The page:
Image: Daredevil Logo via Wikimedia Commons.
Note: Mild spoilers for the first three episodes of Netflix’s Daredevil series.
Netflix’s Daredevil, which premiered last Friday, is a TV series about a blind lawyer who doubles as a masked vigilante at night. It’s sort of a weird premise, but for the most part, it works. Three episodes in, I’m thoroughly enjoying myself. It’s much darker than the rest of the Marvel Cinematic Universe, which isn’t surprising since Netflix as a platform has a history of airing edgy content. As such, the show is extremely bloody so if that’s not your thing, then I’d suggest steering clear of this series.
I’m not a huge fan of how dark the show’s been so far (nothing says “dark and gritty” like opening with violence against women and children, right?) but otherwise, the show is well-done.
Charlie Cox plays Matthew Murdock, the title character in the series. He and the writers have done an amazing job with Matt. His blindness hasn’t been treated as a tragic character flaw, which happens all too often with disabled characters. Instead, it’s simply acknowledged as a part of his life—and while other characters occasionally stumble over how to act around him, the writers don’t.
At times, they use Foggy Nelson (Elden Henson) to help Matt understand what goes on around him—when someone shrugs or nods, Foggy tells him. They seem to be really good friends, although I don’t see them portrayed as equal partners. Instead, it feels like Matt often takes over, and while I’m glad that Foggy calls him out on his dickhead behavior, it’s so cliché for the male hero to take charge that I’m honestly tired of it. Hopefully, there’ll be more to Foggy later on in the series than his current role of “mostly comic relief.”
On the plus side, the portrayal of female characters has been surprisingly good. Before the series premiered, a good friend of mine (and a huge Daredevil fan) told me that in the comics, women were constantly killed off to further Matt’s manpain, so I was pretty wary about how Daredevil would portray women.
Happily, Deborah Ann Woll’s Karen Page and Rosario Dawson’s Claire Temple seem pretty well-developed. While I can’t say anything about their comic book counterparts, here they’re both dynamic characters. Woll’s character is perhaps more fleshed out than Dawson’s, but that is hopefully just due to having more screentime. So far, though, neither of them fall into the trope of being a “strong female character” who acts only in a masculine manner. Yes, they can be strong, but they also have moments of weakness that make them wonderfully realistic.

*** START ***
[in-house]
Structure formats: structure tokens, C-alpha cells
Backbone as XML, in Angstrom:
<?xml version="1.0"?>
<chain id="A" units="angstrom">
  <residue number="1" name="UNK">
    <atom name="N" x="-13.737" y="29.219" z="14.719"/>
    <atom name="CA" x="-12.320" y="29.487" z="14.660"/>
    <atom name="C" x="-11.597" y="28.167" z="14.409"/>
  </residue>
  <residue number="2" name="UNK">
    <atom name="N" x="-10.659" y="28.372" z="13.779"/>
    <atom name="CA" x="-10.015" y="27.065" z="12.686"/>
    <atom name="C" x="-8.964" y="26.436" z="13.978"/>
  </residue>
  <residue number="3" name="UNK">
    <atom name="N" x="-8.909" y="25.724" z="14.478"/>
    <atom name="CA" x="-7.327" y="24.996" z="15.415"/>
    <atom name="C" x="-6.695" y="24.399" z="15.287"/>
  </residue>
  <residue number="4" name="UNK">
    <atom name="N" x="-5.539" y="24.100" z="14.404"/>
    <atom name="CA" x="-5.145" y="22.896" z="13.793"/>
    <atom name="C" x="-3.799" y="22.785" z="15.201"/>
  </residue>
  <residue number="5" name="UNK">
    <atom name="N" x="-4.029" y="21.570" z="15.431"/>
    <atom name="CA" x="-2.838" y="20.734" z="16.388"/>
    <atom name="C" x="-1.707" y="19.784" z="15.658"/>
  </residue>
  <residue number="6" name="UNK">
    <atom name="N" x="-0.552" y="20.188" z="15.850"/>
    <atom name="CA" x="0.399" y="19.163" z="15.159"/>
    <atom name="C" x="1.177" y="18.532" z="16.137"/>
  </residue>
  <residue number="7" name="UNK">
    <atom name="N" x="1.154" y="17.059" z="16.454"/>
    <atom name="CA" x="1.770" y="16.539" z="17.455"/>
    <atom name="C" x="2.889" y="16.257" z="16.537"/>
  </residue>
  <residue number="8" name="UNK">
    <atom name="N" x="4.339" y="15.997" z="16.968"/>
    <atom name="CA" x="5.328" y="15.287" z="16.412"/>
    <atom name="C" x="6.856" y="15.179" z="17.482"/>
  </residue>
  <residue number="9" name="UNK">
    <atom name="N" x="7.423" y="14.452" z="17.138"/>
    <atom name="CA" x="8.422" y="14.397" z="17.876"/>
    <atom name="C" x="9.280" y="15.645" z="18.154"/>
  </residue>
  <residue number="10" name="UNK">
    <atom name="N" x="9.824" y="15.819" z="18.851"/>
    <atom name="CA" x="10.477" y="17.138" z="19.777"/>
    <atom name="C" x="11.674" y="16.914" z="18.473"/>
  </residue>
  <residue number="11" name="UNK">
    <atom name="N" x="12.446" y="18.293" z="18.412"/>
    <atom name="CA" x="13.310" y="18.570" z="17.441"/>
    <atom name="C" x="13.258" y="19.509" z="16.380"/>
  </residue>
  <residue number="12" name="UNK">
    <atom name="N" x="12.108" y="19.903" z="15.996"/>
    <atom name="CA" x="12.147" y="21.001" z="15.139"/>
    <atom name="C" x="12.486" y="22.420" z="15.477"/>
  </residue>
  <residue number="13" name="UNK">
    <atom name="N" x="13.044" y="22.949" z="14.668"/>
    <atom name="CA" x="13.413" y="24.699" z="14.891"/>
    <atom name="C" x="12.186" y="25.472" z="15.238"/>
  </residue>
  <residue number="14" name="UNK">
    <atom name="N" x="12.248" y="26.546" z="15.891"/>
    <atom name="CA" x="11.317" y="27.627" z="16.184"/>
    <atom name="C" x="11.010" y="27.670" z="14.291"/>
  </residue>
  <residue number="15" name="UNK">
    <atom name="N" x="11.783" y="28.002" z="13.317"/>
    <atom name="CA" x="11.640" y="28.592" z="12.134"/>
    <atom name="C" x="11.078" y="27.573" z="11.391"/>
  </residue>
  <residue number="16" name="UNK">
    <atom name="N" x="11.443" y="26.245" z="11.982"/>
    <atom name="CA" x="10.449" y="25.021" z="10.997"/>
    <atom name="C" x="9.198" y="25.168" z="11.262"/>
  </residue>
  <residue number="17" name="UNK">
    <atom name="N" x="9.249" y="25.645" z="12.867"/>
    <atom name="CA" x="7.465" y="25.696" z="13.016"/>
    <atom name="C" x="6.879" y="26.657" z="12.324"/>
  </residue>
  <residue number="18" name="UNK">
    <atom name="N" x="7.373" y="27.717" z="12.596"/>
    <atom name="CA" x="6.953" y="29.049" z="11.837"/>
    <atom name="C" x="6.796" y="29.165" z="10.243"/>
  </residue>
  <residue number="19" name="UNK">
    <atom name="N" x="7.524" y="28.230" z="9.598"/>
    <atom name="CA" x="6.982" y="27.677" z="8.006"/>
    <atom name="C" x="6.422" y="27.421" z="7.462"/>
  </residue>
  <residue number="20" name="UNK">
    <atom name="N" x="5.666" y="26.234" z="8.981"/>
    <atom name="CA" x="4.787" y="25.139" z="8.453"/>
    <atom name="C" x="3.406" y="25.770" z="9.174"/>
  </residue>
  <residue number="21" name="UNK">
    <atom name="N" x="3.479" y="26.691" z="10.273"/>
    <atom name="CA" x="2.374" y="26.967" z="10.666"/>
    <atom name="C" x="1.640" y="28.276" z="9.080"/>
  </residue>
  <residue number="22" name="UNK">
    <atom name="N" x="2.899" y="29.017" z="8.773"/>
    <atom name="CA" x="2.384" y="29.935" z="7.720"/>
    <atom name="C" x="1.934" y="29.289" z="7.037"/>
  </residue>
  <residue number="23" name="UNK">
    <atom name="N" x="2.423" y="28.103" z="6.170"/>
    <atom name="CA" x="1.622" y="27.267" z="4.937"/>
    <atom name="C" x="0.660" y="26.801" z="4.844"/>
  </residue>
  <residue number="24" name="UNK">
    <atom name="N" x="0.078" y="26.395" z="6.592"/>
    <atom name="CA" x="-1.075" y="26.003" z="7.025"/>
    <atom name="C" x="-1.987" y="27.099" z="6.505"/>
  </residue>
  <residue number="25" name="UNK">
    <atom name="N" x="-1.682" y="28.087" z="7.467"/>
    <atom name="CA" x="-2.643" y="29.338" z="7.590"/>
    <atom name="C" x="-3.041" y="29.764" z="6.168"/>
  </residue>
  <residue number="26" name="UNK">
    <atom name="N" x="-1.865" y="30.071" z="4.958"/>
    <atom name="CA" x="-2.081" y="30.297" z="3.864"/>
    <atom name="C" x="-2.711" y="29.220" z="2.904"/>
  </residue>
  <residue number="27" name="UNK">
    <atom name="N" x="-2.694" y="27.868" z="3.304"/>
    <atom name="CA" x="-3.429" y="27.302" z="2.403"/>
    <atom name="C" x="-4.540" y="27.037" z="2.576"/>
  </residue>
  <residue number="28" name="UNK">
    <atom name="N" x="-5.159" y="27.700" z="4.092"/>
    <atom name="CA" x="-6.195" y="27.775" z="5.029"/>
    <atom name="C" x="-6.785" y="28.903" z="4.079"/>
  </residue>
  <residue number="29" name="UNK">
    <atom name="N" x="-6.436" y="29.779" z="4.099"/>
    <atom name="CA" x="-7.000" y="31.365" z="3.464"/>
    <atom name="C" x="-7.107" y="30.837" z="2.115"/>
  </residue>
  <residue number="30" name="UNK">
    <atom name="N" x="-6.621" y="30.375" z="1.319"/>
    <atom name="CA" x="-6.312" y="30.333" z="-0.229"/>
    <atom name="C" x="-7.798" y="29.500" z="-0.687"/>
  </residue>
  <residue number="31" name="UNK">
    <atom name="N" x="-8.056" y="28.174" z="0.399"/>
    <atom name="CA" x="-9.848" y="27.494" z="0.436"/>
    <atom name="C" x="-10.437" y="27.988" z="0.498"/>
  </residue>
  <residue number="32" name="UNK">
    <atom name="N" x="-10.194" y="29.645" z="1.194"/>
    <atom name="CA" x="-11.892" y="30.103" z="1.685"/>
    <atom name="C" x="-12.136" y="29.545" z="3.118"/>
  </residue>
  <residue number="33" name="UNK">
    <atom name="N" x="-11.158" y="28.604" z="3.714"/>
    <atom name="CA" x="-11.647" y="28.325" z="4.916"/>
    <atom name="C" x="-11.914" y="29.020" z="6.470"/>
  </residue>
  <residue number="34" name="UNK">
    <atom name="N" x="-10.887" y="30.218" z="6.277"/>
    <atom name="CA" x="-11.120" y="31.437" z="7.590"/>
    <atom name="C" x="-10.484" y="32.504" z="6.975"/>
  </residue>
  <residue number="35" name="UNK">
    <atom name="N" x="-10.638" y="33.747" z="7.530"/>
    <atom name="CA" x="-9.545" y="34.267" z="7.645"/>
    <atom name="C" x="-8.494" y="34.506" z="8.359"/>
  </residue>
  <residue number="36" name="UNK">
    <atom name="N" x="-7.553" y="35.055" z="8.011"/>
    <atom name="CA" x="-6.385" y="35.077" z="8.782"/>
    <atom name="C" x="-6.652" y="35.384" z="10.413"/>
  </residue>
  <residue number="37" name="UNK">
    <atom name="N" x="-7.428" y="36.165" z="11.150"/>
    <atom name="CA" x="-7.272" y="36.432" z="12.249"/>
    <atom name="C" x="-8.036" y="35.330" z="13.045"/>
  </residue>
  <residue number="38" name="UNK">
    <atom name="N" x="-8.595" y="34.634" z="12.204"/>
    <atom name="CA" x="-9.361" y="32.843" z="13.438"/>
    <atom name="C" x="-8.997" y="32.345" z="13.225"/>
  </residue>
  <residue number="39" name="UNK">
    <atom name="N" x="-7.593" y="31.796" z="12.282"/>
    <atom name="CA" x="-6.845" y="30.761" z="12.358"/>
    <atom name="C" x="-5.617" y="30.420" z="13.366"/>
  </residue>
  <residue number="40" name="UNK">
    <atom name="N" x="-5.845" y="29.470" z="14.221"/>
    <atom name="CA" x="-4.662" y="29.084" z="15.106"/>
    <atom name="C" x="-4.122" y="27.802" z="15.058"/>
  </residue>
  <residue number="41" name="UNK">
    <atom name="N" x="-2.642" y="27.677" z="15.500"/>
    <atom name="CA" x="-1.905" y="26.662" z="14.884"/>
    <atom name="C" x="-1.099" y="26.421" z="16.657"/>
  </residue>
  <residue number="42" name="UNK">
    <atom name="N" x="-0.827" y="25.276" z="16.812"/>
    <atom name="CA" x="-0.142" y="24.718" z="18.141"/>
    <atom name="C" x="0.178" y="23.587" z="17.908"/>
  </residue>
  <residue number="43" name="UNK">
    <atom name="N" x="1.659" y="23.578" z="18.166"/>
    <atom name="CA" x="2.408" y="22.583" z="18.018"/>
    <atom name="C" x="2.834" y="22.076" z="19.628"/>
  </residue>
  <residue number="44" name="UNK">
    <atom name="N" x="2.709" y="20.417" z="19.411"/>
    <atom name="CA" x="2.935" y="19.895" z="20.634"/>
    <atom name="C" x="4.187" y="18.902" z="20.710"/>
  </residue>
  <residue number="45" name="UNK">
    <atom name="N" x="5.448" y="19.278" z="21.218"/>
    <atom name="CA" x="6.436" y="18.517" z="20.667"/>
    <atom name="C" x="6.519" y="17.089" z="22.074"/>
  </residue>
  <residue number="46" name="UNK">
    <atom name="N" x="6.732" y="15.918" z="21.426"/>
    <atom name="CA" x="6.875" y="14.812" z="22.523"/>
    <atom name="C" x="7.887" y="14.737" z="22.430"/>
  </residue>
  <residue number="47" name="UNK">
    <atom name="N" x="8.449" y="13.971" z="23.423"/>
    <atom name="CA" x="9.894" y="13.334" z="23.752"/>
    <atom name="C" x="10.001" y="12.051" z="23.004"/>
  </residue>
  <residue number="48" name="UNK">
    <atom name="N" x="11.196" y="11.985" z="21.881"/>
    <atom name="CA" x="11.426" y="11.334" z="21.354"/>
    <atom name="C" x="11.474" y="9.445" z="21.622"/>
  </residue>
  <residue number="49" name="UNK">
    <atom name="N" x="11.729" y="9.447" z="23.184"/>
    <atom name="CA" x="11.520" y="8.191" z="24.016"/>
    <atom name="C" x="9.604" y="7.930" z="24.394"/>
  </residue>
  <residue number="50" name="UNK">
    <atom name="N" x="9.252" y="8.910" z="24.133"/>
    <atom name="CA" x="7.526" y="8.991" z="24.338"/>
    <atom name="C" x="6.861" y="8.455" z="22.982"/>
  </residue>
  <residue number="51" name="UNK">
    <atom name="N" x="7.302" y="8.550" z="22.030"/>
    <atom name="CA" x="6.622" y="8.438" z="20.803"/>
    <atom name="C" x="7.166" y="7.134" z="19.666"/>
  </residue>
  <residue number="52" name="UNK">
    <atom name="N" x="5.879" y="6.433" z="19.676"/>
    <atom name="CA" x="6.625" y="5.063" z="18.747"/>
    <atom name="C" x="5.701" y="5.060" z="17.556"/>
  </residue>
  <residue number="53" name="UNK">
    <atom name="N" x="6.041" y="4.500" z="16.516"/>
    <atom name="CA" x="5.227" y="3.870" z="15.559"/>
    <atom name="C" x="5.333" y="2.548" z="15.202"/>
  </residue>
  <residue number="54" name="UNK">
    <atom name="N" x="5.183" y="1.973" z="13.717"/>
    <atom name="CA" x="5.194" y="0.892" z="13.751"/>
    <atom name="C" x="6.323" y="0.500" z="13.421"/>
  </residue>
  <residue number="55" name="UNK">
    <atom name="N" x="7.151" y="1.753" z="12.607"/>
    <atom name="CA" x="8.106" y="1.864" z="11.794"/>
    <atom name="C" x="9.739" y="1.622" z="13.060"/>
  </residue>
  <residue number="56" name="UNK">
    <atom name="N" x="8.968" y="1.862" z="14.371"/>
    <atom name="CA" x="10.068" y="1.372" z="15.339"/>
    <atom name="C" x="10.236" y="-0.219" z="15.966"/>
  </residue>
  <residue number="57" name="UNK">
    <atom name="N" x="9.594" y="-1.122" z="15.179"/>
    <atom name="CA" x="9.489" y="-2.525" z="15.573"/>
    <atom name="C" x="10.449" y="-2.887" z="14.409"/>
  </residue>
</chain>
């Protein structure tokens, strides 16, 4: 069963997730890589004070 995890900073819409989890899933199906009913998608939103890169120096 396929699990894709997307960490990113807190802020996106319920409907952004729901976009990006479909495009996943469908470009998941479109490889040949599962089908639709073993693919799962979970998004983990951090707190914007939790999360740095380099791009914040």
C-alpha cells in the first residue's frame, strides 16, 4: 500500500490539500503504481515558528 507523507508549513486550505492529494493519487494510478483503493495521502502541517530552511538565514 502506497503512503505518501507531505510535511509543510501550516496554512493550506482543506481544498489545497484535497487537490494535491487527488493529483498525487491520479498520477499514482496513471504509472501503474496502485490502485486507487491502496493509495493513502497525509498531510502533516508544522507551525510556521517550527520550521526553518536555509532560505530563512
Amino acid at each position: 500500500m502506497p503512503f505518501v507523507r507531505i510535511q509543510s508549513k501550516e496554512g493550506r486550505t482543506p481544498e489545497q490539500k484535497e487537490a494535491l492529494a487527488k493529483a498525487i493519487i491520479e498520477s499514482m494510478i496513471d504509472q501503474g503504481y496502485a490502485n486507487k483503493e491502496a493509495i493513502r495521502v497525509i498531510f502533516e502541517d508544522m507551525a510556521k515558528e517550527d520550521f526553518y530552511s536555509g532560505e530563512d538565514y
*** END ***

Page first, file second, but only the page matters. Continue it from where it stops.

Of course, no show is complete without its problems and Daredevil has several, both in terms of actual content and in its distribution. The majority of the villains so far are people of color or Russians (who aren’t racialized as white the same way that Western Europeans are). Actually, there aren’t that many people of color, aside from the aforementioned villains. I can think of four POC who aren’t villains, and only two of them seem to have a developing backstory. It’s really uncomfortable that in a place as big and diverse as New York City, most of the people of color just happen to be minor villains. True, there are ten more episodes for me to watch, so I’m hoping that it’ll improve. But as it is now, the show is lacking in this area.
There are also a number of small problems. Namely, does Matt Murdock ever go to work? Because we rarely see him there. Additionally, the nighttime setting makes it hard to figure out who’s who, especially during fight scenes. For people who aren’t familiar with Marvel comics, this could be a drawback.
Outside of the show’s content, there are a couple of problems with its distribution. For one thing, it wasn’t accessible to blind fans upon release; that is, Netflix doesn’t have audio descriptions so that people who are visually impaired can understand what’s going on. On Tuesday, though, Netflix announced that they would start adding audio descriptions for their shows, beginning with this one, so it’s good to see that they’re listening to the fans.
Another minor flaw is that the show doesn’t have subtitles for all the non-English languages spoken on-screen. While it seems like there’s a plot purpose for this, it’s kind of frustrating to continually be left out of the action.
Nevertheless, the show is good, with a full cast of dynamic characters and an engaging storyline. On a scale of 1 to 10, I’d probably rate what I’ve seen of the series at a 7—it’s fun and entertaining, but I’m also not too sure how much my enjoyment of it comes from my pre-existing interest in Marvel, and it could definitely use some work on its POC representation. The main characters (and their actors) do a lot to make the show interesting, and the way the writers address and respect Matt’s blindness (and Charlie Cox’s abs, I’ll admit it) put this show squarely on my “To Watch Soon” list.